Guzman has a few projects in the works, including an illustrated series and a new body of ceramics printed with decals. See a larger collection of the artist’s pieces and browse available vessels in the Kuu shop. (via design milk)

 

 

 



Art Food

Dramatic Light Illuminates Crosscut Melons, Citrus, and Other Juicy Produce Rendered by Dennis Wojtkiewicz

January 3, 2022

Grace Ebert

“Citrus Series #33.” All images © Dennis Wojtkiewicz, shared with permission

Artist Dennis Wojtkiewicz (previously) finds creative nourishment in succulent slices of melons, lemons, and apples that appear to glow under studio lighting. Rendered in pastels with slightly blurred lines, his works focus on the seeds, fibrous veins cradling pockets of juice, and thick rinds visible only through clean crosscuts of the edible subject matter. Prints and originals of the luminous fruits are available on his site and from Moberg and M.A. Doran galleries. You can follow his latest pieces on Instagram.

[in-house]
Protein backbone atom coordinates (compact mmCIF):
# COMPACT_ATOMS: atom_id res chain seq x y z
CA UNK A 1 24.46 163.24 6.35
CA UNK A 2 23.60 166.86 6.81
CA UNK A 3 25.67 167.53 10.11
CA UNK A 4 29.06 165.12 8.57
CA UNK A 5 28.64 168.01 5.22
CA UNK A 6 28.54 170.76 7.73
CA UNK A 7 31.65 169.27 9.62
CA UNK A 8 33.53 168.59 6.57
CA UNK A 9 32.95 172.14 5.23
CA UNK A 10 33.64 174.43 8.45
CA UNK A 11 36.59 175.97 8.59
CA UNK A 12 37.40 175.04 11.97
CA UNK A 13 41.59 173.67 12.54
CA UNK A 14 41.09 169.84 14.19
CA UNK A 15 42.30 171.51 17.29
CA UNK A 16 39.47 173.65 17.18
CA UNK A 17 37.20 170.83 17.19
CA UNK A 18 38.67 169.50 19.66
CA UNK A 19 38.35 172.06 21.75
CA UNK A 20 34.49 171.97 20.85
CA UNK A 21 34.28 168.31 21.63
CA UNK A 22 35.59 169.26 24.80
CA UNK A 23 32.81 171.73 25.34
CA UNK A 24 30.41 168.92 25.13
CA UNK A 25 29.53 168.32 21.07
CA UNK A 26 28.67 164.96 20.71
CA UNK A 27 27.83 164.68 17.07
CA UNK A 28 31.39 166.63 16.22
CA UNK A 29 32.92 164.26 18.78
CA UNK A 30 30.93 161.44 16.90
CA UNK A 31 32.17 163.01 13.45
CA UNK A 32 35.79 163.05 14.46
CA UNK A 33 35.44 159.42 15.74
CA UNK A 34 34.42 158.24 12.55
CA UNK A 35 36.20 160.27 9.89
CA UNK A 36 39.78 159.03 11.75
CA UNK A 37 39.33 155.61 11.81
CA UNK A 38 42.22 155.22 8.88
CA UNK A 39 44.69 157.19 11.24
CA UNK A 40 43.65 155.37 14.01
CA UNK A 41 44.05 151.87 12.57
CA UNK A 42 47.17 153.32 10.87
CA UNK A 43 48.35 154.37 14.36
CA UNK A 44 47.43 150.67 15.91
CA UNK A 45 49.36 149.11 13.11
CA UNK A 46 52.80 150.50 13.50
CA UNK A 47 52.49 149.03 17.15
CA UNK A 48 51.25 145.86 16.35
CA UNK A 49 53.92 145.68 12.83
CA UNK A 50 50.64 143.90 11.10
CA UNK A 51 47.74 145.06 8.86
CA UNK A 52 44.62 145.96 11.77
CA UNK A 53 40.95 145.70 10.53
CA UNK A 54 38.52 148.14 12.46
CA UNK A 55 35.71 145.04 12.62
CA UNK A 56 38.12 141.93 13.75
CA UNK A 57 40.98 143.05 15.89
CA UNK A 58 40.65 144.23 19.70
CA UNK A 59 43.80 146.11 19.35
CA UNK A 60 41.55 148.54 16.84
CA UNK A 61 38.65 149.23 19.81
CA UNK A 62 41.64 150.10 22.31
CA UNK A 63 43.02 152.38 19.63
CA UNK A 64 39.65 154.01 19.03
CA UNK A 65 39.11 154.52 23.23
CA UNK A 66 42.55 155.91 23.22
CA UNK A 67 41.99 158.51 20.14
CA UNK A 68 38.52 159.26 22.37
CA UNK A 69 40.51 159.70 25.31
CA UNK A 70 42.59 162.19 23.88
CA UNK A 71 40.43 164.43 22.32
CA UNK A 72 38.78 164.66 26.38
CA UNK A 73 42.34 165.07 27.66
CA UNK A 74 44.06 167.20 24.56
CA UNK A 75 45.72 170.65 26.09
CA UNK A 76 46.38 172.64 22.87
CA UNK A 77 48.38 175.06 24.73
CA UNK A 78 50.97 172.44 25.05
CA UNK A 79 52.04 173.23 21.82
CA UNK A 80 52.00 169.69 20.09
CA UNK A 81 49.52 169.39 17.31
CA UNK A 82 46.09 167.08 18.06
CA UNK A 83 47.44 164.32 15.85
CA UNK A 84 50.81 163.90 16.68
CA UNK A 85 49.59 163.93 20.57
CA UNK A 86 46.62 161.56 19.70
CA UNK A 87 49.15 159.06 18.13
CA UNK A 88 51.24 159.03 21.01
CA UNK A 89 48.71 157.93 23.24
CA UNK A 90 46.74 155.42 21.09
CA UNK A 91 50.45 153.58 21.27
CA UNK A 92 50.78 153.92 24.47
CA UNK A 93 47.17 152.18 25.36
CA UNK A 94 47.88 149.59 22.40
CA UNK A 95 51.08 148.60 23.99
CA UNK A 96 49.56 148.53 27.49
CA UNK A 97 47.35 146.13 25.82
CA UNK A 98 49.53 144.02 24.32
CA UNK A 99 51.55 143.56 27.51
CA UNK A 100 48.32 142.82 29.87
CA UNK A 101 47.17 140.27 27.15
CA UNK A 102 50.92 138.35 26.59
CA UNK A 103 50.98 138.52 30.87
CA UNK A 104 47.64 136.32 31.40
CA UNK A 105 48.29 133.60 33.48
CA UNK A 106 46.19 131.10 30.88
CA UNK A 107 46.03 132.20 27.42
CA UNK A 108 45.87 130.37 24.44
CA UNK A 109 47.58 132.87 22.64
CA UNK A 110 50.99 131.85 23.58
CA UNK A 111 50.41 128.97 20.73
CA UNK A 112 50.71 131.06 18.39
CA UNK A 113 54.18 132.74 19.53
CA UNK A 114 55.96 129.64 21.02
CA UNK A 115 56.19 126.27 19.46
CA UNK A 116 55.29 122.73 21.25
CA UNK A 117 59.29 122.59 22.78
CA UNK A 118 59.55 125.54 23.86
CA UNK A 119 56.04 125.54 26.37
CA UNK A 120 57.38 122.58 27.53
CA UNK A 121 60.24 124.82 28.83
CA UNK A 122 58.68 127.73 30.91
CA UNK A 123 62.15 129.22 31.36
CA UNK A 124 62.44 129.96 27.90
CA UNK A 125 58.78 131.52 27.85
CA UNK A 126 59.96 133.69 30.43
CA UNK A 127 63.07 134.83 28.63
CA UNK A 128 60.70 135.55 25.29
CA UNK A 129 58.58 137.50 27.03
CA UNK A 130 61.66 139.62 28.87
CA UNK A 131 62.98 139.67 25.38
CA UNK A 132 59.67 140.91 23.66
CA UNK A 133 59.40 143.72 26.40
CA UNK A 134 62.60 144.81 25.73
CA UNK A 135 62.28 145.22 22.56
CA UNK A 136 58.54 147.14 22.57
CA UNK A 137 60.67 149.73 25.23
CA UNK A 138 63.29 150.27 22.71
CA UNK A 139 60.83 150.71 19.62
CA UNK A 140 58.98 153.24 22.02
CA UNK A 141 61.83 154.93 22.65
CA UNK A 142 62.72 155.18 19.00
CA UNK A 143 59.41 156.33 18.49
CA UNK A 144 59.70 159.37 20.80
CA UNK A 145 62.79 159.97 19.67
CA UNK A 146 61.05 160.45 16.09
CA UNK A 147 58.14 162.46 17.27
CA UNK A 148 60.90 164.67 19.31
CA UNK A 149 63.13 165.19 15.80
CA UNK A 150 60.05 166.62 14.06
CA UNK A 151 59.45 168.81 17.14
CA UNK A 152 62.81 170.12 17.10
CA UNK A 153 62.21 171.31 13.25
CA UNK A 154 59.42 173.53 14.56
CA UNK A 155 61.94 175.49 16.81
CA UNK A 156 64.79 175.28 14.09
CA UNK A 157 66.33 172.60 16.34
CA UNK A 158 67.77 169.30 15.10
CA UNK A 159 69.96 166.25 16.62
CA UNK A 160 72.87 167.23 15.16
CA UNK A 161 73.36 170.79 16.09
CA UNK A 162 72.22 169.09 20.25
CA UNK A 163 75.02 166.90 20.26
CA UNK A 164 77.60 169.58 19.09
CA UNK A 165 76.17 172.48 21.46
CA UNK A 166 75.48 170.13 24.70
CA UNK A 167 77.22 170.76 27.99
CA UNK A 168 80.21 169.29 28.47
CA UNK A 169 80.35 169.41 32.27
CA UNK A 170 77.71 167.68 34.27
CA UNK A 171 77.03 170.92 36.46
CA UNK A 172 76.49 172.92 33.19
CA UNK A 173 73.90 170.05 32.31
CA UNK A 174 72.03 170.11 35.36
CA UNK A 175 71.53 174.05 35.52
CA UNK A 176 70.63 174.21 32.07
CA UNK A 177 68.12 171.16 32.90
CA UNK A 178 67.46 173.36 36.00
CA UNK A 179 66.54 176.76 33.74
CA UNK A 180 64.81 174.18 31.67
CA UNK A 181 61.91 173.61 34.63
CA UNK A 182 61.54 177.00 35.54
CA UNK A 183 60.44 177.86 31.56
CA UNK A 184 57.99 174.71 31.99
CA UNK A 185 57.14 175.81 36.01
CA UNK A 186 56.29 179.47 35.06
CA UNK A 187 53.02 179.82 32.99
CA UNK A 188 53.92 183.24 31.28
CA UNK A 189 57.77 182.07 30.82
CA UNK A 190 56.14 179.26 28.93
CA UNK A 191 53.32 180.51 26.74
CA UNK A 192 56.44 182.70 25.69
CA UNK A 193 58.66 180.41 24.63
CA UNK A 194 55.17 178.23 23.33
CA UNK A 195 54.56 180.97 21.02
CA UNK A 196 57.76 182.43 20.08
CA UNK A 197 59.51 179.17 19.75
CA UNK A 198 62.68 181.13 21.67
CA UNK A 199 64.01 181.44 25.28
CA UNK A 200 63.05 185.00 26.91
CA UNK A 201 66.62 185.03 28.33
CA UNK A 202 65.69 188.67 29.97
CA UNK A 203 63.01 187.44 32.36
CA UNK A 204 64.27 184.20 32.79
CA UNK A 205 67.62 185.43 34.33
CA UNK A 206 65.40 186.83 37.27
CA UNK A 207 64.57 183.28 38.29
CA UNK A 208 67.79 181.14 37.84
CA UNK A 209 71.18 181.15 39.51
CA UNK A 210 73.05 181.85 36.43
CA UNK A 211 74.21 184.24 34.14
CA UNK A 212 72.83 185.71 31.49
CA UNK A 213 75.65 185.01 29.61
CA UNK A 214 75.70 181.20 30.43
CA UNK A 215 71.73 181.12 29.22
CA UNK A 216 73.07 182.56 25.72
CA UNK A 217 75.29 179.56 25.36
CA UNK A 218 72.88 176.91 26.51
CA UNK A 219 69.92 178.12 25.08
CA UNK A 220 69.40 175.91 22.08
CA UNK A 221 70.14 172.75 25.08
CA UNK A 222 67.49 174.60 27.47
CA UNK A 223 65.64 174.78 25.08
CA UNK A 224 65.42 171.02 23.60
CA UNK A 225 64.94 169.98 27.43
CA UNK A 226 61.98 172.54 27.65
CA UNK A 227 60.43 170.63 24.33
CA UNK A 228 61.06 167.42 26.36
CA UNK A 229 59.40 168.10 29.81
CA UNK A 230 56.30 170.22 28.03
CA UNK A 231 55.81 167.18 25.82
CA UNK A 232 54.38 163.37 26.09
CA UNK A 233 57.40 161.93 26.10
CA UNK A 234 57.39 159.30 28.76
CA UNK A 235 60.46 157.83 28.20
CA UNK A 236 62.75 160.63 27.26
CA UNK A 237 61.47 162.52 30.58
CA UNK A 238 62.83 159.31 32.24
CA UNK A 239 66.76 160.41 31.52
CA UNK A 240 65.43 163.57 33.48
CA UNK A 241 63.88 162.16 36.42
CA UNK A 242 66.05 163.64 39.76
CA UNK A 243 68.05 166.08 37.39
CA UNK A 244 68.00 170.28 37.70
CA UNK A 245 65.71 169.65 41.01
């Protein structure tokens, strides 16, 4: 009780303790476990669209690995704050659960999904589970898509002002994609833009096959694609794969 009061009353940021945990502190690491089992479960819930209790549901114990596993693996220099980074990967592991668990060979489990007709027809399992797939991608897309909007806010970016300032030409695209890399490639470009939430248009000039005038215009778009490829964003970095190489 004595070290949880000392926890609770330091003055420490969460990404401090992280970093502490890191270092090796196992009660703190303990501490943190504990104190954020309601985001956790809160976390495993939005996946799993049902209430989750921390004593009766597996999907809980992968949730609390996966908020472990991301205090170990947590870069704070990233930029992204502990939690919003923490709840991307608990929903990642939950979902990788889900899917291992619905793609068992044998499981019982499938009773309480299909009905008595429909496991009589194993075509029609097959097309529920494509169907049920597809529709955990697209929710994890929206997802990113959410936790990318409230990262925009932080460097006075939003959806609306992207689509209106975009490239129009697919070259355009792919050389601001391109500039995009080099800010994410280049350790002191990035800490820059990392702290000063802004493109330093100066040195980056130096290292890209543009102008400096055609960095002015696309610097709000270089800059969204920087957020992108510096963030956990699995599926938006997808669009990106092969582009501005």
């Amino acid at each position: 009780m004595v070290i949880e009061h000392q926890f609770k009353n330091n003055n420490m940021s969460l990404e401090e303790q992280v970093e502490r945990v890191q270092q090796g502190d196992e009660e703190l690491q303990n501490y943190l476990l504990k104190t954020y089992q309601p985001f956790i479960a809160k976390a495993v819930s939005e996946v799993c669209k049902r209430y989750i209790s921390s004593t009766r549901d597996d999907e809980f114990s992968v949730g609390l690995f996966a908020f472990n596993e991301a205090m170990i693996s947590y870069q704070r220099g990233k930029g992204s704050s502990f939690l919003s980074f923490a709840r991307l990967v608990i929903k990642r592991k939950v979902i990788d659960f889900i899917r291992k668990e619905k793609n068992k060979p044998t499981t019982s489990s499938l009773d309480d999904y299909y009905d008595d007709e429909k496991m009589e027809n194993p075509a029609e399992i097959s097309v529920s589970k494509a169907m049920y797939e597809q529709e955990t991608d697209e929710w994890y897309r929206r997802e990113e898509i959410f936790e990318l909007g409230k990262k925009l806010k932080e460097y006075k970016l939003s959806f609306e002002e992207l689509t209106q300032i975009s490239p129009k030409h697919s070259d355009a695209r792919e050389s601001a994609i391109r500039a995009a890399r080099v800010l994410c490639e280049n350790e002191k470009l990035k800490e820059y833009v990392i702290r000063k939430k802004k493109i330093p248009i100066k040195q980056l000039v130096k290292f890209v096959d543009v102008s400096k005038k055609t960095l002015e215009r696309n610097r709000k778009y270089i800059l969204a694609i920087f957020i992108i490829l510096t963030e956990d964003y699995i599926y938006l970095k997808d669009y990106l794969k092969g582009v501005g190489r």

“Rosette Series #35”

“Kiwi Series #8”

“Peach Series #10”

“Lemon Series #18”

“Melon Series #47”

“Horn Melon Series #6”

“Citrus Series #32”

“Apple Series #3”

“Melon Series #49”

“Melon Series #18”

 

 



Art

Meticulously Detailed Ceramics by Kaori Kurihara Concoct Fantastical New Fruits

January 3, 2022

Anna Marks

All images © Kaori Kurihara, shared with permission

Japanese artist Kaori Kurihara (previously) creates otherworldly fruit-like ceramics that appear as though they have sprouted in a magical rainforest or exist in a children’s book. Kurihara’s sculptures take a creative spin on the shapes and textures found in thistles, tropical fare, and other fruits. One of her pieces, for example, resembles a purple durian with a brown seed-like head, while another is textured like pineapple and equipped with a top evoking an artichoke.